• Teach them the Word of God.  Another obvious one, but how many of today’s youth are really being saturated with the instruction of Scripture?  Do they know what the Bible says about how to handle situations?  It’s more than attending church on Sundays too.  It’s daily implanting the Word in their hearts “when we rise up, when we lie down, when we sit in our house, and when we walk by the way”. 

Can I just say it again…it’s WORK!!!!  And that is exactly what we have been called to.   Roll up those sleeves 😉

You may also like


Bethany Hudson May 16, 2009 - 9:42 am

Sometimes I think that, in this age of self-love, we forget that we are indeed called to excellence: we are called to be saints; to be made perfect as He is perfect and holy as He is holy. Of course, this work can’t be done on our own (no self-help books allowed!), which makes it even less appealing to our culture. Die to self? Lose your individuality while an unseen Father changes and refines your character? And, I think you’re right, Kelly: It begins with God, but His primary tools for children are us, parents. We cannot neglect our duties.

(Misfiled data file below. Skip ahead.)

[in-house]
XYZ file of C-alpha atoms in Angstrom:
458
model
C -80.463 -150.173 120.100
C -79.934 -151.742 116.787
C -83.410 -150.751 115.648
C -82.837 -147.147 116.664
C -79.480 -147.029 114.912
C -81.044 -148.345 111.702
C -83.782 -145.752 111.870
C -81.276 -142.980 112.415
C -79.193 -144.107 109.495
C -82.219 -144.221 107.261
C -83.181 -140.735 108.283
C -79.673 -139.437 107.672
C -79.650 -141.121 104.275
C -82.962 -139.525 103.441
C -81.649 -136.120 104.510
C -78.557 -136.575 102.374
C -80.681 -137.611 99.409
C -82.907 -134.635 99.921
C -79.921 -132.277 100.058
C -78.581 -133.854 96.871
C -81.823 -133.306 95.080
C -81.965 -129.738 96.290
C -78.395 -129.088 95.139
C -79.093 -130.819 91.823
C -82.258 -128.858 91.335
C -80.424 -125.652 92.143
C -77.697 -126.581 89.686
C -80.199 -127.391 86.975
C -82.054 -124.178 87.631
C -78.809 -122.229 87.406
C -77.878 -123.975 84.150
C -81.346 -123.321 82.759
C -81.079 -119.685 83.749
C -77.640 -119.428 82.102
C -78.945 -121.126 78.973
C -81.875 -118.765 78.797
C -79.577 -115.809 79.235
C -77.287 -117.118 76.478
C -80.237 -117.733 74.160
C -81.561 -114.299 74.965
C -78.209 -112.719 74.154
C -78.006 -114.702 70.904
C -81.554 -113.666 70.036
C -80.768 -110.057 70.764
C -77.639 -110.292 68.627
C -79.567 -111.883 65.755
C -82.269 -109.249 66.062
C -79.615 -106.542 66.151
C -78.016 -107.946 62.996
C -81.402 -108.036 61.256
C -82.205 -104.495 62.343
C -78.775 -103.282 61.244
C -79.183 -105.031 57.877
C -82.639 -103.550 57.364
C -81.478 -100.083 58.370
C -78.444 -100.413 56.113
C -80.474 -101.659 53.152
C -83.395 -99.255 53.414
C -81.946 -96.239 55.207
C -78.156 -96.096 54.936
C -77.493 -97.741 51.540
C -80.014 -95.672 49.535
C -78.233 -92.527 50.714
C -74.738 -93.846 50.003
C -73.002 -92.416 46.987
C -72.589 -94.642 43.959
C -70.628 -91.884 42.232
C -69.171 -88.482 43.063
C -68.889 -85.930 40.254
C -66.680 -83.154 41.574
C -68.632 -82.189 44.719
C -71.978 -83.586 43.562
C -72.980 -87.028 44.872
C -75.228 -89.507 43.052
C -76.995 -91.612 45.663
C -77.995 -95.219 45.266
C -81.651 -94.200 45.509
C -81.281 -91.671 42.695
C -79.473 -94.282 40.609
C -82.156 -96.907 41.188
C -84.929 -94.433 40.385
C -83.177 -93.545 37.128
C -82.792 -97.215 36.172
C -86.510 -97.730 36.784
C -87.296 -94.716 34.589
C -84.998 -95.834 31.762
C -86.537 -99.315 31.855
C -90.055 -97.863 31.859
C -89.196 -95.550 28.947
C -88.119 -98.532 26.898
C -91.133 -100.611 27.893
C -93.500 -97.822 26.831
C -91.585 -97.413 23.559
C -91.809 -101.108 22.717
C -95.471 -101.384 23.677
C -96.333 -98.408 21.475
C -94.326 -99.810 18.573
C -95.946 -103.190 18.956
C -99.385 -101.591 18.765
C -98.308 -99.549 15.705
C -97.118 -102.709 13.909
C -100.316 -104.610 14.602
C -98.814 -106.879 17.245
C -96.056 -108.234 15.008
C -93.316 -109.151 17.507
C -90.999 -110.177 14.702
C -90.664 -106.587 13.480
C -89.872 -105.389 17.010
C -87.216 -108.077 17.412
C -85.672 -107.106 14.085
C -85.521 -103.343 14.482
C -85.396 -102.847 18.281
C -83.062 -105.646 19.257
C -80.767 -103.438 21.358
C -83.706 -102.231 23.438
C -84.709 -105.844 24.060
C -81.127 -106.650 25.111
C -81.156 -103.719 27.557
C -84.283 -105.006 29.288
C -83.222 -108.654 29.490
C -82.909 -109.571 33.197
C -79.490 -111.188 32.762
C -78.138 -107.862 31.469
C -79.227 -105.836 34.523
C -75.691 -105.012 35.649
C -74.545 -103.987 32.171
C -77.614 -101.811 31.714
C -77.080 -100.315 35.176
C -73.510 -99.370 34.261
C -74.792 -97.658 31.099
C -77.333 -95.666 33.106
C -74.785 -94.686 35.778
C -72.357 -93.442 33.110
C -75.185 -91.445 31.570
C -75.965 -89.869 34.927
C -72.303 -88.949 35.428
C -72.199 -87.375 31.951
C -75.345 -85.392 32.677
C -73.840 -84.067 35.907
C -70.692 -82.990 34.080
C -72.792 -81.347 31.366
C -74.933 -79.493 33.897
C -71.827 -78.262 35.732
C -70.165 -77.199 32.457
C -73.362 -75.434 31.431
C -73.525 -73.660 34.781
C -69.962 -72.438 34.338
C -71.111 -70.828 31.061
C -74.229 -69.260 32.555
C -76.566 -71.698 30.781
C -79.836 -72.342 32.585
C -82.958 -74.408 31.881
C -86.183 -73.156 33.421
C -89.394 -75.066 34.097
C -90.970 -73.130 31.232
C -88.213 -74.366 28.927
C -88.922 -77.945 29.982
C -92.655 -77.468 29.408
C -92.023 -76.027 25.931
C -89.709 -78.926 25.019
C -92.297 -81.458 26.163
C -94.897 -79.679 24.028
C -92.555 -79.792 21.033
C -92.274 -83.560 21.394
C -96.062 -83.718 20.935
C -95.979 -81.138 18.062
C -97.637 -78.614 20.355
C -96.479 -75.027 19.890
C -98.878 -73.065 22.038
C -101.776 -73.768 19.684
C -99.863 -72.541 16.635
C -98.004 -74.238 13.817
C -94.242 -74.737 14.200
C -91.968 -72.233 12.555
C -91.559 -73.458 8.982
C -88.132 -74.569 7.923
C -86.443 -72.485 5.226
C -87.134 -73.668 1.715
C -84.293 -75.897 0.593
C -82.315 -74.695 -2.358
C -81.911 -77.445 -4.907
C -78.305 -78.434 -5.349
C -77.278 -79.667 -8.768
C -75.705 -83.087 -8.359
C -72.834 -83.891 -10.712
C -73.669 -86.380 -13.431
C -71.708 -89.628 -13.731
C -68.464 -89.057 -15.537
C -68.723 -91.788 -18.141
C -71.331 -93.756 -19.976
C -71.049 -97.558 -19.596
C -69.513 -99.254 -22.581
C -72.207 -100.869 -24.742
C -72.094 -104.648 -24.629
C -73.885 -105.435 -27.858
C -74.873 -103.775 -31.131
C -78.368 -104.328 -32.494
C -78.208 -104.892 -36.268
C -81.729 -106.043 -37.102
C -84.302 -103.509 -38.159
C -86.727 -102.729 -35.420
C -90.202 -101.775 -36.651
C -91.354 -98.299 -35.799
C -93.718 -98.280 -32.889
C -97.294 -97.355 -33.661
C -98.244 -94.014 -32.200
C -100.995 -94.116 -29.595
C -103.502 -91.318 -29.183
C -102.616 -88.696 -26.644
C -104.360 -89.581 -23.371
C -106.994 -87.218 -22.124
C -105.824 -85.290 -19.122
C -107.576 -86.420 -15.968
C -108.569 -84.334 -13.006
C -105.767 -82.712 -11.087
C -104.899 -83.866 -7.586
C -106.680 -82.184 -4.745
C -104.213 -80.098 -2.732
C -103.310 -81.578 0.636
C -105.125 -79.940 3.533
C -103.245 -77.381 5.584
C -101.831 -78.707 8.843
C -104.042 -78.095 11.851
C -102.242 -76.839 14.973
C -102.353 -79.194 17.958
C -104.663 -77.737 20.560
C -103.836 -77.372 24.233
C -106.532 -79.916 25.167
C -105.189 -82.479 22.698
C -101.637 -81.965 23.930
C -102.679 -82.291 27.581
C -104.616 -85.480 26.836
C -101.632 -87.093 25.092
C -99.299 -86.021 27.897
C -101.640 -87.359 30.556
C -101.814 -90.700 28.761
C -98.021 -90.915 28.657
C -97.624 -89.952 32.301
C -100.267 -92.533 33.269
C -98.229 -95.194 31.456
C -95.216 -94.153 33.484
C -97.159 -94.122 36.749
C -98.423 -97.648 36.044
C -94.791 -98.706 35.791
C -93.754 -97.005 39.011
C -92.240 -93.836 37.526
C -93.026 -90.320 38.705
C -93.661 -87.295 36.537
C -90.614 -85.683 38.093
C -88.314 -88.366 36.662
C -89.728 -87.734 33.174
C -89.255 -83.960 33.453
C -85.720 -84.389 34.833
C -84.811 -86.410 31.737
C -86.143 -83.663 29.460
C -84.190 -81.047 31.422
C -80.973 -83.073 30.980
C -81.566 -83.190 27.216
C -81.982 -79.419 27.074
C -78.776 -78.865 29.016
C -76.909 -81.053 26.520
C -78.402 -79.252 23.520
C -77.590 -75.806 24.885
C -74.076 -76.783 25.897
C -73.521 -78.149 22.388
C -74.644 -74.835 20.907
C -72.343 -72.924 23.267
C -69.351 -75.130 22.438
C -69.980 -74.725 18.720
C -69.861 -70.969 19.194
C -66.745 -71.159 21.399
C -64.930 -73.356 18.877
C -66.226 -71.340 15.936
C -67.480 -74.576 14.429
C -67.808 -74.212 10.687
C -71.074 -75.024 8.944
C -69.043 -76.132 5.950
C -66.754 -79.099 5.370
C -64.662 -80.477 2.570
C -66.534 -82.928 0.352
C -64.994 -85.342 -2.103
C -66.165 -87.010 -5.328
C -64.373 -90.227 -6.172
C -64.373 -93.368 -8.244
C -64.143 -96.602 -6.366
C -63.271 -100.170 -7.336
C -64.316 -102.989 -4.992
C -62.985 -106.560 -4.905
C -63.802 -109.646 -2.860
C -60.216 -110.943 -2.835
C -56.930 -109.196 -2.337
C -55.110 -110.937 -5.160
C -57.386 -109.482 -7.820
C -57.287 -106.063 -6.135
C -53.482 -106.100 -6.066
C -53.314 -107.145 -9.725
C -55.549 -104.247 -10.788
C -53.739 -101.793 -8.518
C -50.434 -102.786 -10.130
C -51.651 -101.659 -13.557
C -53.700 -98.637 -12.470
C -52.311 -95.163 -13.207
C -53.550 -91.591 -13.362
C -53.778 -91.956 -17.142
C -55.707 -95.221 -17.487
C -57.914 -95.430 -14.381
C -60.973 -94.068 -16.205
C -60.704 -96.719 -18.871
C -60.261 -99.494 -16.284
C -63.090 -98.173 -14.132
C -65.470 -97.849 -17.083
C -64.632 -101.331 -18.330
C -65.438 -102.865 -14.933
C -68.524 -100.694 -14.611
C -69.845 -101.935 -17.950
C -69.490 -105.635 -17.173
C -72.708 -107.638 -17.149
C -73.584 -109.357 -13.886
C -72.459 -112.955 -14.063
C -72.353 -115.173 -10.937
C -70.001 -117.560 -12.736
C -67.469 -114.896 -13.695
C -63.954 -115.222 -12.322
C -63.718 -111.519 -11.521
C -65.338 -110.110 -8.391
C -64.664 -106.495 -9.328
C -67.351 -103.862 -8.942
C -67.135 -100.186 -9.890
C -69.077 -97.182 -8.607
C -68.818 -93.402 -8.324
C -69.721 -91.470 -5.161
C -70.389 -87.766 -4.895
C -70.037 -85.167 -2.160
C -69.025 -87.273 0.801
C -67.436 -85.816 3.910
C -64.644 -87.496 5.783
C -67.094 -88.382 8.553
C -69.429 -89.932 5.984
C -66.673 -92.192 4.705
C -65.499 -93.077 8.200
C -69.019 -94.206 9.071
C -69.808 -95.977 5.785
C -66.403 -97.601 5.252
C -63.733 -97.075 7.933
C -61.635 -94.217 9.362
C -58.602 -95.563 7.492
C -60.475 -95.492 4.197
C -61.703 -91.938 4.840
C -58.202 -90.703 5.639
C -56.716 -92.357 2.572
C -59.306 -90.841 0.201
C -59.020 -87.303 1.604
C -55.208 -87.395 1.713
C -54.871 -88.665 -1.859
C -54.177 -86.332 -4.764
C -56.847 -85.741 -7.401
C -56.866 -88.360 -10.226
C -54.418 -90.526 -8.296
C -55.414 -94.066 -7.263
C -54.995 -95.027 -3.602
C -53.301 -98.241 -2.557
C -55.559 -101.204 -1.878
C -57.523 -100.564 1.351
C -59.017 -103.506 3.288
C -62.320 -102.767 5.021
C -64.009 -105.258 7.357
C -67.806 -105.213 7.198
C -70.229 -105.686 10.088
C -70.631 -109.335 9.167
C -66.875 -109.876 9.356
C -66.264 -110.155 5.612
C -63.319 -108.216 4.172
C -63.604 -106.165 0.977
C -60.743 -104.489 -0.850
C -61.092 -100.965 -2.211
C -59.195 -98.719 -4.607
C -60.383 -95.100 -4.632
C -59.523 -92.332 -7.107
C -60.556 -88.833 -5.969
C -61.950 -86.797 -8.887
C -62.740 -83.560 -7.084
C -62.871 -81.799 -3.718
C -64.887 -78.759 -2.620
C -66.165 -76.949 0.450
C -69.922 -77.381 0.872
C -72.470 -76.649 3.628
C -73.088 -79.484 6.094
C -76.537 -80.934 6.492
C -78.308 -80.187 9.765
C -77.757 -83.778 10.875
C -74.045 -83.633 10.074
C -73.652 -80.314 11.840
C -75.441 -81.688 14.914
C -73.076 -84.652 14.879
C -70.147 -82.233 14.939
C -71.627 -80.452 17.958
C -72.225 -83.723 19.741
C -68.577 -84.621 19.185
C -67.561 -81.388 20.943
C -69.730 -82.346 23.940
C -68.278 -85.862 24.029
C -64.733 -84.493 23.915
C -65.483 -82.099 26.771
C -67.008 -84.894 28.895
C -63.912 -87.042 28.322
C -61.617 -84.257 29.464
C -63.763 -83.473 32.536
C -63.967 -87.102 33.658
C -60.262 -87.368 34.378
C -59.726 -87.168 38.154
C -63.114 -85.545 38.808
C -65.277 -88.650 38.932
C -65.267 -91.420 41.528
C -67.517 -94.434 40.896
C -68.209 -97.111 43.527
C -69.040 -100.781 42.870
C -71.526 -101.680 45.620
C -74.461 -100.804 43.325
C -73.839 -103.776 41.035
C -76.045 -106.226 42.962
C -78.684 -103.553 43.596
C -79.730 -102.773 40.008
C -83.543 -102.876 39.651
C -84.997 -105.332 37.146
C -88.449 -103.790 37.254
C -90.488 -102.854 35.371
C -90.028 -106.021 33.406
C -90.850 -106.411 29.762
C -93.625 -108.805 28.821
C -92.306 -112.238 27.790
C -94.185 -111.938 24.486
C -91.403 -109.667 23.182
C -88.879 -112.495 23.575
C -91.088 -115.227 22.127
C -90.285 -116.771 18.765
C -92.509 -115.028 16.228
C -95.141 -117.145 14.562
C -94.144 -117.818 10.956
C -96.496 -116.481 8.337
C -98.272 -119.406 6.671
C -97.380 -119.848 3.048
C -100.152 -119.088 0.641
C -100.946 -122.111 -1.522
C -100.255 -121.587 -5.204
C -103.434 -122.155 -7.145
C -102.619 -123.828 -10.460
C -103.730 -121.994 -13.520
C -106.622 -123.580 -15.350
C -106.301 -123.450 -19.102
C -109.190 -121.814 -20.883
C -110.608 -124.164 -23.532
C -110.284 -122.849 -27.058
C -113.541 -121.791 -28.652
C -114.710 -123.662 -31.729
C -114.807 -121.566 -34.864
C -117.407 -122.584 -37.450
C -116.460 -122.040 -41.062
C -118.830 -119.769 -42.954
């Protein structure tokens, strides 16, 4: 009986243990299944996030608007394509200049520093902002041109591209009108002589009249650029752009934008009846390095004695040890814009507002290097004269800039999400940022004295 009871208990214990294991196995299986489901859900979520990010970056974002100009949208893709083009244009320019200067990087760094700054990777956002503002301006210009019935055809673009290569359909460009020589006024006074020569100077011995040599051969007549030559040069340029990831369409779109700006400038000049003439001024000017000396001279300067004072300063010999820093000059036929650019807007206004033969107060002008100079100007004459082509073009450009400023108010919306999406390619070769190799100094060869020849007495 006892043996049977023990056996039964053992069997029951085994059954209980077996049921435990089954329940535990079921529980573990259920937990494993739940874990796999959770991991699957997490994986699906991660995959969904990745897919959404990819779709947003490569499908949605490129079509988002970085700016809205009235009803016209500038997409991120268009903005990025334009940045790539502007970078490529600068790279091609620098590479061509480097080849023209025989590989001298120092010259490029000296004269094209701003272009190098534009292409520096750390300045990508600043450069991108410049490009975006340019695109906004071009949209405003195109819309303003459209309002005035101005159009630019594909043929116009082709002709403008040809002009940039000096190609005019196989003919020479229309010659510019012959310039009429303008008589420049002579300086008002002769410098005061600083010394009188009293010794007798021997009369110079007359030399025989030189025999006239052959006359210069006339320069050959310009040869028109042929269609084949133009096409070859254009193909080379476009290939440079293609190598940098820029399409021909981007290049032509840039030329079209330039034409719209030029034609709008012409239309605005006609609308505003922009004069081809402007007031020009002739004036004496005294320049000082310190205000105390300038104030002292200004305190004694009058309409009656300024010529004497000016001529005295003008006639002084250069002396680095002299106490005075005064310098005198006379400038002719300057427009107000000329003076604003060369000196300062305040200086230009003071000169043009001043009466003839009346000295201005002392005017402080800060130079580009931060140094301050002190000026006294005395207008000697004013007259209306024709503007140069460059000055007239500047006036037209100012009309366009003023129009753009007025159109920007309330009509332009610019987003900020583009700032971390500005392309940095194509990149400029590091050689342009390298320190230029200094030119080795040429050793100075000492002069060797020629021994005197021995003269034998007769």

Andrea May 16, 2009 - 12:47 pm

Love this, Kelly!! Spot on.


liz May 16, 2009 - 1:22 pm

LOVE this post.

Luci May 17, 2009 - 12:28 am

Have you ever read Richard Weaver’s “Ideas Have Consequences”? I’ve noticed that many of your posts seem to echo what he says. If you’ve not read it, I think you’d enjoy it very much – it’s not that long, either, which is good for busy days! 🙂

authenticallyme May 17, 2009 - 8:00 am